Date of this Version
presentation at Producer Marketing and Risk Management: Frontiers for the 21 st Century A Conference Sponsored by the Food and Agricultural Marketing Policy Section of the American Agricultural Economics Association January 13 and 14, 2000 Homewood Suites Hotel, International Drive, Orlando, Florida
Freedom to Farm legislation enacted in 1996 was widely perceived as a dramatic step toward a more market oriented farm policy which would create a producer decision environment more conducive to competitive adjustments. Enacted in a time of high market prices and large exports of agricultural products, the transition payments were initially larger than deficiency payments would have provided. Generally, this legislation received strong support from Midwestern and Central Plains states. However, final passage was secured through concessions to legislators from other regions. Abrupt declines in many farm program crop prices in 1998 have tested the support for Freedom to Farm Aggregate net cash income excluding direct government program payments in 1999 is now projected to be $35.4 billion which is 31 percent below the record high of 1997. These changes have brought about a severe test of the Freedom to Farm legislation. This is evidenced by the passage of ad hoc disaster legislation in both 1998 and 1999, after a three-year cessation. In 1999, USDA projects direct government payments to total $22.5 billion -- three times the payment level of 1996, when Freedom to Farm was enacted.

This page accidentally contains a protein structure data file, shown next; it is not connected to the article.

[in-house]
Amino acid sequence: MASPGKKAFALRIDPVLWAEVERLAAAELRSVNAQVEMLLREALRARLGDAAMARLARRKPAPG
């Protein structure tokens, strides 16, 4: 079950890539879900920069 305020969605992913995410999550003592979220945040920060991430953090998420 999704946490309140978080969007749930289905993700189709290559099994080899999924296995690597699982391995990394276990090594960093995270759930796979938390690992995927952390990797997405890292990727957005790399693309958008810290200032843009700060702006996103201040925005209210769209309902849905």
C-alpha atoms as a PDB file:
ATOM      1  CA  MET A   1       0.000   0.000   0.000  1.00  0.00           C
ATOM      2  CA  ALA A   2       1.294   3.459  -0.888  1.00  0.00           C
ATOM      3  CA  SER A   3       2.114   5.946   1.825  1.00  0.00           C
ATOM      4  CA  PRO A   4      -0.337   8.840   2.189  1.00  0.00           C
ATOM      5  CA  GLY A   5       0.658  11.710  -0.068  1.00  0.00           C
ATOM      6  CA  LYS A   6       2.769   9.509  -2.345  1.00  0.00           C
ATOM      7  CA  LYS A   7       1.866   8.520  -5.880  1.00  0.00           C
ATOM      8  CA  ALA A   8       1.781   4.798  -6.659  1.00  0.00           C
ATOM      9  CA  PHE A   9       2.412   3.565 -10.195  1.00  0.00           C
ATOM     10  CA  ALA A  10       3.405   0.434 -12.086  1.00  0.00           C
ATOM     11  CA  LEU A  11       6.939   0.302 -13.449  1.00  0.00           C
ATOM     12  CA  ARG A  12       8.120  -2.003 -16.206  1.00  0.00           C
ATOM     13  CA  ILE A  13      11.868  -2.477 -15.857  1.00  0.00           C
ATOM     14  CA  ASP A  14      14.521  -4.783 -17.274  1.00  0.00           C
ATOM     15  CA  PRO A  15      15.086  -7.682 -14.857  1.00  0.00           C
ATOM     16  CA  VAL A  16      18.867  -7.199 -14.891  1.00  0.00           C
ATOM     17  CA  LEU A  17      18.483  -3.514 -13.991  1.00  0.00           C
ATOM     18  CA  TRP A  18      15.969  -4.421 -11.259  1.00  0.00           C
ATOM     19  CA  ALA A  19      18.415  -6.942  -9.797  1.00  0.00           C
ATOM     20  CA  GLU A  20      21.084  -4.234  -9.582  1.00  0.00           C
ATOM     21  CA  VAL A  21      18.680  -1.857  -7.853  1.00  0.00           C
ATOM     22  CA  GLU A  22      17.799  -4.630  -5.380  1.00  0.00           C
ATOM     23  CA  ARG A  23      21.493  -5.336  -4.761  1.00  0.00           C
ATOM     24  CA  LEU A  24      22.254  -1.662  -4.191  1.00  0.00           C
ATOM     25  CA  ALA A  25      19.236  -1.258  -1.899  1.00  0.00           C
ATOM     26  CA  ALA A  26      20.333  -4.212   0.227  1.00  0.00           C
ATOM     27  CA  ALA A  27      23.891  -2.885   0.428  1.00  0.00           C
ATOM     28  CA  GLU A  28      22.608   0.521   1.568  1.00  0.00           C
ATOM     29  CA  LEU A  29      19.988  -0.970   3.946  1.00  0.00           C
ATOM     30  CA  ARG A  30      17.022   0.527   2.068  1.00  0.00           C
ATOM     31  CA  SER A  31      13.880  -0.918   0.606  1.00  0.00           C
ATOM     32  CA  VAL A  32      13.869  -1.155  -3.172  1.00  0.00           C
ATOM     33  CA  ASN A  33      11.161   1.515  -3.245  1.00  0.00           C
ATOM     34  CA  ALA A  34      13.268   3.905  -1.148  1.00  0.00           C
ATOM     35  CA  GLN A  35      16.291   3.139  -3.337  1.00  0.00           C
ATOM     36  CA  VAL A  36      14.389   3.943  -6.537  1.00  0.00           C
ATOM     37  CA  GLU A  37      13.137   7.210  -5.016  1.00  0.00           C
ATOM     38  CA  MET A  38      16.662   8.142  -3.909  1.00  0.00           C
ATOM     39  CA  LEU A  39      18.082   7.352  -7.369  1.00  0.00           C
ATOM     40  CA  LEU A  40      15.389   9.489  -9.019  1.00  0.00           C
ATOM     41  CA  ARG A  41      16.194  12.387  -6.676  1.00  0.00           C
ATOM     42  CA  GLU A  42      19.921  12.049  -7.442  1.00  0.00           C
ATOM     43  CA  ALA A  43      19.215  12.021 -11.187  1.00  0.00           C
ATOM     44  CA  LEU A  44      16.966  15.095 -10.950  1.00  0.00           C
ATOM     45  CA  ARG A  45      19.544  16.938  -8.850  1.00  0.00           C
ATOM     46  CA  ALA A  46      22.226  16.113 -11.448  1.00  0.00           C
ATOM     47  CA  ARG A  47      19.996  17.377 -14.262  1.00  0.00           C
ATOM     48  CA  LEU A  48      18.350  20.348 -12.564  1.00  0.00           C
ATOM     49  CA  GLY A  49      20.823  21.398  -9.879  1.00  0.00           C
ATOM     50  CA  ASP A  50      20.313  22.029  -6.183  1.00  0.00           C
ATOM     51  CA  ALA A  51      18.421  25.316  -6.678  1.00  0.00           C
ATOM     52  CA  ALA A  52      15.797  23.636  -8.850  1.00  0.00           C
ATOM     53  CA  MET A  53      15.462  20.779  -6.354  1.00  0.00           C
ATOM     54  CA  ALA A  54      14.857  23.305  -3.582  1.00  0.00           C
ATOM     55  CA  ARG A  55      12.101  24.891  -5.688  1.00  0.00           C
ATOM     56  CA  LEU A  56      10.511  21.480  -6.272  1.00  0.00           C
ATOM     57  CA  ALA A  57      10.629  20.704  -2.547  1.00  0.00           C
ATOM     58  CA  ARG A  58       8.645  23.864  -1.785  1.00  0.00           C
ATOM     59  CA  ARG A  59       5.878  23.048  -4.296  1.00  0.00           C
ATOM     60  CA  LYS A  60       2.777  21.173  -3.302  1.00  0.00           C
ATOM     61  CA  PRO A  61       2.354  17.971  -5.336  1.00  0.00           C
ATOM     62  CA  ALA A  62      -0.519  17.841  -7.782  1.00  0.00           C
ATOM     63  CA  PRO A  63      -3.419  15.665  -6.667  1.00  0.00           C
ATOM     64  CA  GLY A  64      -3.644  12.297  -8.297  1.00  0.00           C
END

Thus, in 2000 there is widespread debate about the future direction of farm policy. The Secretary of Agriculture has repeatedly called for modifications of farm policy to provide a better "safety net" for agricultural producers. Some have gone as far as suggesting a repeal of the 1996 Farm Bill. Further, substantial attention has been given to crop insurance reform during the past year. The President called for modifications of crop insurance in his State of the Union Address, and a number of bills have been submitted in both Houses of Congress that would significantly modify current crop insurance programs. These proposals generally provide enhanced benefits to producers through increased subsidy percentages for buy-up insurance coverage and/or a higher level of catastrophic coverage. No legislation was ultimately enacted in 1999, but previously budgeted funds will hl